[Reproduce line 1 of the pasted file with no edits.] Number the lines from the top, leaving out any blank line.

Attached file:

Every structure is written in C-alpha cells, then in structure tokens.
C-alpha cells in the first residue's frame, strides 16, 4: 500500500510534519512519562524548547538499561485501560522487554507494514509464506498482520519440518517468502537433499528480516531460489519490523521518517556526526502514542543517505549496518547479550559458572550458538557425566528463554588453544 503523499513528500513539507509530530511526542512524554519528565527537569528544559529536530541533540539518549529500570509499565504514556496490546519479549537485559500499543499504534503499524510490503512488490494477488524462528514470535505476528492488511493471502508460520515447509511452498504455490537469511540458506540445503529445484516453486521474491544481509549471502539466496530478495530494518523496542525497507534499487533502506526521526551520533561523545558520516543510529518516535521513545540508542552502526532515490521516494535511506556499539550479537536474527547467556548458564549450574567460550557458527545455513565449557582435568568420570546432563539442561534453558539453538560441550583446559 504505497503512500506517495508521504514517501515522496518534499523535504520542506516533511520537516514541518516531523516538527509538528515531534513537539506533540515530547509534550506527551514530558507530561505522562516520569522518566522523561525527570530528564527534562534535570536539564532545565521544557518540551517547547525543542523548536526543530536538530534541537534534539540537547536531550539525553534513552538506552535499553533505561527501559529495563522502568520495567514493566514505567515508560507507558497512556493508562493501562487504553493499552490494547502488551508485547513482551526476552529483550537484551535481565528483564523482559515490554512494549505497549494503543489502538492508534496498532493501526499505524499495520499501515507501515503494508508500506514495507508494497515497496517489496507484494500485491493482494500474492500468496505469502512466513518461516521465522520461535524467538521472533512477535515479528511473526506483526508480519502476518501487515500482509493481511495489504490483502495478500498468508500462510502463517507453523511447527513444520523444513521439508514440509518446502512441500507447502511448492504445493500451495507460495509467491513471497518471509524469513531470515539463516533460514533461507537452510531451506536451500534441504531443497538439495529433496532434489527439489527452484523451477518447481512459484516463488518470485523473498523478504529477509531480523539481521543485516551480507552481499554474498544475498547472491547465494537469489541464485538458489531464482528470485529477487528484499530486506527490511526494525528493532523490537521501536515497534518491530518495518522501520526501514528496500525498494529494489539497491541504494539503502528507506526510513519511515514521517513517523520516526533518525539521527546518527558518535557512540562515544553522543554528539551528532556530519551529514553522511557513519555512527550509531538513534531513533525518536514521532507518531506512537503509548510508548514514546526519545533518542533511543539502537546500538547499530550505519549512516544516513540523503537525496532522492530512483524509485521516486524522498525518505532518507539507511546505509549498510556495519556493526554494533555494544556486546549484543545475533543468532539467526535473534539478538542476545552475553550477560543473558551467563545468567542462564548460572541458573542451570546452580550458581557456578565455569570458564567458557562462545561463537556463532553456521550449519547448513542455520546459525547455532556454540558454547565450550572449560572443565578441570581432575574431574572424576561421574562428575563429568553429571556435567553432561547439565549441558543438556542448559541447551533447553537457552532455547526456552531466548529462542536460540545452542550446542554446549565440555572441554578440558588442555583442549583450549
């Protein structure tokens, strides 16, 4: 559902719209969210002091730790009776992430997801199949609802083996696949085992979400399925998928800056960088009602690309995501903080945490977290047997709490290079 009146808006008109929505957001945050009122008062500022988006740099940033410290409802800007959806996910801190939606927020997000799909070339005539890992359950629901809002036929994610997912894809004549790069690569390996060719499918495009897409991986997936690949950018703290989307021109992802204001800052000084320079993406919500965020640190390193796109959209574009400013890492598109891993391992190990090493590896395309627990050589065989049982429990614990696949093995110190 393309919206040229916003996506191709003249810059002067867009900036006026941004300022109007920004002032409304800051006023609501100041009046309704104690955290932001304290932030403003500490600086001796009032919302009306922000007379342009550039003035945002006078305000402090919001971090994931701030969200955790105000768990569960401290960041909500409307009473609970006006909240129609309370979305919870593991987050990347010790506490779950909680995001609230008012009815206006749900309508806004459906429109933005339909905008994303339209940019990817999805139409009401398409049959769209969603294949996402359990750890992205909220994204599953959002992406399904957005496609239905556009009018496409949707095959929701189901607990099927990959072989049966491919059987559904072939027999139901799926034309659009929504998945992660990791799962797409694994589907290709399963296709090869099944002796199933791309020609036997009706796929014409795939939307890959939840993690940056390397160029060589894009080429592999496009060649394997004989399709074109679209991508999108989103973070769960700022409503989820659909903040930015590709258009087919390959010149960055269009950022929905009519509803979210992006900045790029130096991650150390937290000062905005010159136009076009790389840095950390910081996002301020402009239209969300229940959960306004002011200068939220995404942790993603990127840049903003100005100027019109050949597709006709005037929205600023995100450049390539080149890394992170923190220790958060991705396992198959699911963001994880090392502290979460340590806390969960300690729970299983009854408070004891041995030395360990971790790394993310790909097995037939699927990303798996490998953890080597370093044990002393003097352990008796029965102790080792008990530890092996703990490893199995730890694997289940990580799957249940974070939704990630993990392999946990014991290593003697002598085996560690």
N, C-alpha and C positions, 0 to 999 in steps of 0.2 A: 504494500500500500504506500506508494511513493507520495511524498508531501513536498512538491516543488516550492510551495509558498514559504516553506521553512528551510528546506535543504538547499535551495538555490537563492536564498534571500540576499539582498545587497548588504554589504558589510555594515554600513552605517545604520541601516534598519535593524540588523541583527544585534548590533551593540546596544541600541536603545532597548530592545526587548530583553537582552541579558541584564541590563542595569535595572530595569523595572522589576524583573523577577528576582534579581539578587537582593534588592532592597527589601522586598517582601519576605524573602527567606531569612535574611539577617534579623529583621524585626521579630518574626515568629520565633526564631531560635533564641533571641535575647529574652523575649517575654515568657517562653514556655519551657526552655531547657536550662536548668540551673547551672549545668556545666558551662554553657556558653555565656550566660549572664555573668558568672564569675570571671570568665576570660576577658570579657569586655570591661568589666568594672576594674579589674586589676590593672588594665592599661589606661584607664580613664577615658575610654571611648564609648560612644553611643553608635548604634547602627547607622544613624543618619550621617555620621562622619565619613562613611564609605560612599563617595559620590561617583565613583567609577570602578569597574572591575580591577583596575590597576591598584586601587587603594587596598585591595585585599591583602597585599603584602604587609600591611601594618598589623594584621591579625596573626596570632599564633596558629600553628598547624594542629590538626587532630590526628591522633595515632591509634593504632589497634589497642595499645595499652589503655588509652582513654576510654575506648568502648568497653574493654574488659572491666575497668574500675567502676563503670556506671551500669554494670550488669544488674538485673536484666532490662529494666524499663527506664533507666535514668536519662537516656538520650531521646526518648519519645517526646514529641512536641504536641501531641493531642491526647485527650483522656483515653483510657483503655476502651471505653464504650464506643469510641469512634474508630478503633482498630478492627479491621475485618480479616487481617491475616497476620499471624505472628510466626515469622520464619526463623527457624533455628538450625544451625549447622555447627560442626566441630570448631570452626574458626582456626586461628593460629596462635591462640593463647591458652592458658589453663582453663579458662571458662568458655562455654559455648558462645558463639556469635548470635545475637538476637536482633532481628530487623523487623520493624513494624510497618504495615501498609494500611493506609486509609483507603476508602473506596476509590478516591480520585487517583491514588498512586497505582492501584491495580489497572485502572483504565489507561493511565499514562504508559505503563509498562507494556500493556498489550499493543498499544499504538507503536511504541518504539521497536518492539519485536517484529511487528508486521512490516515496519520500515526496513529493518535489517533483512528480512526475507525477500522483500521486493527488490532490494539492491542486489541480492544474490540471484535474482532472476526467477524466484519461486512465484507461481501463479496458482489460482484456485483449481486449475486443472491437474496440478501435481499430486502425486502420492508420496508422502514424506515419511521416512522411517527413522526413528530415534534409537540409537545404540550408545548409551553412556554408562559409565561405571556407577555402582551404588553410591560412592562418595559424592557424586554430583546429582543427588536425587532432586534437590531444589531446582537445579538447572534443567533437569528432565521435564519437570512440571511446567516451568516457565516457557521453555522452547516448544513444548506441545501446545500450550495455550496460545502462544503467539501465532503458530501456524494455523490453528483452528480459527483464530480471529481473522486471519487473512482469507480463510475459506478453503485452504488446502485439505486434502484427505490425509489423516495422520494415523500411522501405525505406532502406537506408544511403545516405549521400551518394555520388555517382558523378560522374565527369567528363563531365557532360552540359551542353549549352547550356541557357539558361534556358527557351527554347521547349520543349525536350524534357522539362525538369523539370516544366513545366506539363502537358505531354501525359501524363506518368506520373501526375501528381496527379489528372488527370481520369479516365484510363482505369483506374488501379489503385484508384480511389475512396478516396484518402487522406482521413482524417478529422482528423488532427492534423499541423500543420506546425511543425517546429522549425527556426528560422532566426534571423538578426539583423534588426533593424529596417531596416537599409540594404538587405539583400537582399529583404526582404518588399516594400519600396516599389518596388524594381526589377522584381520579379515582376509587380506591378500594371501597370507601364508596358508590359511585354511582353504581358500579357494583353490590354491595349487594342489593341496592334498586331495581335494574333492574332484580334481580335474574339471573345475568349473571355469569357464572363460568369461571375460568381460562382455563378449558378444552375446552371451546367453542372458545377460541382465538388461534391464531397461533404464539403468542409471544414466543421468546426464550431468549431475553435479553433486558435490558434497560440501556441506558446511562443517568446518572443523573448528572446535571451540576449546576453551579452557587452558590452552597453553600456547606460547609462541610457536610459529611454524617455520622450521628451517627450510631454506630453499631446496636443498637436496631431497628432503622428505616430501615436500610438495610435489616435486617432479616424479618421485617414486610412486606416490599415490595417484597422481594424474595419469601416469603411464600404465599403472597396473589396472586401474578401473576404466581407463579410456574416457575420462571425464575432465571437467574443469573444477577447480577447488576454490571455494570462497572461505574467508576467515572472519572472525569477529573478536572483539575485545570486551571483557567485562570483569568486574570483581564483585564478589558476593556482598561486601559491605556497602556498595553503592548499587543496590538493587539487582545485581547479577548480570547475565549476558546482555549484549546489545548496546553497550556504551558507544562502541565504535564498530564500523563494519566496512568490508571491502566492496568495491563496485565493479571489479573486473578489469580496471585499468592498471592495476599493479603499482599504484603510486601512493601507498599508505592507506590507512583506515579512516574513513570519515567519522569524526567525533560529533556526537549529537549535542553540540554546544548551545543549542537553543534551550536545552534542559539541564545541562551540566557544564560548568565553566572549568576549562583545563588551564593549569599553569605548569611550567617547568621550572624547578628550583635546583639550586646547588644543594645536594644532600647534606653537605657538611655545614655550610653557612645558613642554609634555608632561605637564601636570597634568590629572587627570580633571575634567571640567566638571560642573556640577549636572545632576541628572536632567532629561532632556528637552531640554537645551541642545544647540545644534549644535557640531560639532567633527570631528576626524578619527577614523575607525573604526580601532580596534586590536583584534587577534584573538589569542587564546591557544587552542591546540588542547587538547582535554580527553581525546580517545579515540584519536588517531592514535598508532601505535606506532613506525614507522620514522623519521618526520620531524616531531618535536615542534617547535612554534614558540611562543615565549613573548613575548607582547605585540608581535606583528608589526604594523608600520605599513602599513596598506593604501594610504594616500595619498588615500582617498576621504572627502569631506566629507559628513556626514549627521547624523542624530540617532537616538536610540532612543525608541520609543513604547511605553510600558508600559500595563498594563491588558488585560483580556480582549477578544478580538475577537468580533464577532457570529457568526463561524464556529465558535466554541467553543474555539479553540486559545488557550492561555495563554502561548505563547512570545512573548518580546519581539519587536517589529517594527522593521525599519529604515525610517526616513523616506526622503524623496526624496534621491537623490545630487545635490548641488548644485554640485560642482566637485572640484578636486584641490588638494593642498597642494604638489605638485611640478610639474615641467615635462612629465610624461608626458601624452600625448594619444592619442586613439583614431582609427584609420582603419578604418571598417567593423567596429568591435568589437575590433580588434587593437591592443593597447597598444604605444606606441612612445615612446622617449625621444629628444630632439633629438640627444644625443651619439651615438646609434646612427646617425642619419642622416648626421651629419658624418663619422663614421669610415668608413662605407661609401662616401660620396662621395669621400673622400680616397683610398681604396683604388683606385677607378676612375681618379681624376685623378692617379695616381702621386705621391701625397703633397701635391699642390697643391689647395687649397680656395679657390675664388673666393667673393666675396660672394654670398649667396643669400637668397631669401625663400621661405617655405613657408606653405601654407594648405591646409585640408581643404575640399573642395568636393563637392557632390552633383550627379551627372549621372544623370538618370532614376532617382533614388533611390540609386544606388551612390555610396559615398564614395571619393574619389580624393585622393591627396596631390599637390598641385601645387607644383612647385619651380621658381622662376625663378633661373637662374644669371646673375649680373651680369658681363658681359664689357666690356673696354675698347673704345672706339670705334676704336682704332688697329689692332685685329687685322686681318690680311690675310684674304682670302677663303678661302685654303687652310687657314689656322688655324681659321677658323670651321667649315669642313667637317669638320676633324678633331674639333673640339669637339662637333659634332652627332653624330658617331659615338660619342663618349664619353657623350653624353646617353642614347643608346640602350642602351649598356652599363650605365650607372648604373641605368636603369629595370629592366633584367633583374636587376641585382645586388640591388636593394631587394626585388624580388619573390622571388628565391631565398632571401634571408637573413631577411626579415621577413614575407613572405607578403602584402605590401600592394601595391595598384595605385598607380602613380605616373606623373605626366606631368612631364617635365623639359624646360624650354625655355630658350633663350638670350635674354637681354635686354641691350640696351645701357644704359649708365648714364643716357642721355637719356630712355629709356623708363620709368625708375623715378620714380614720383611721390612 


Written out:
Every structure is written in C-alpha cells, then in structure tokens.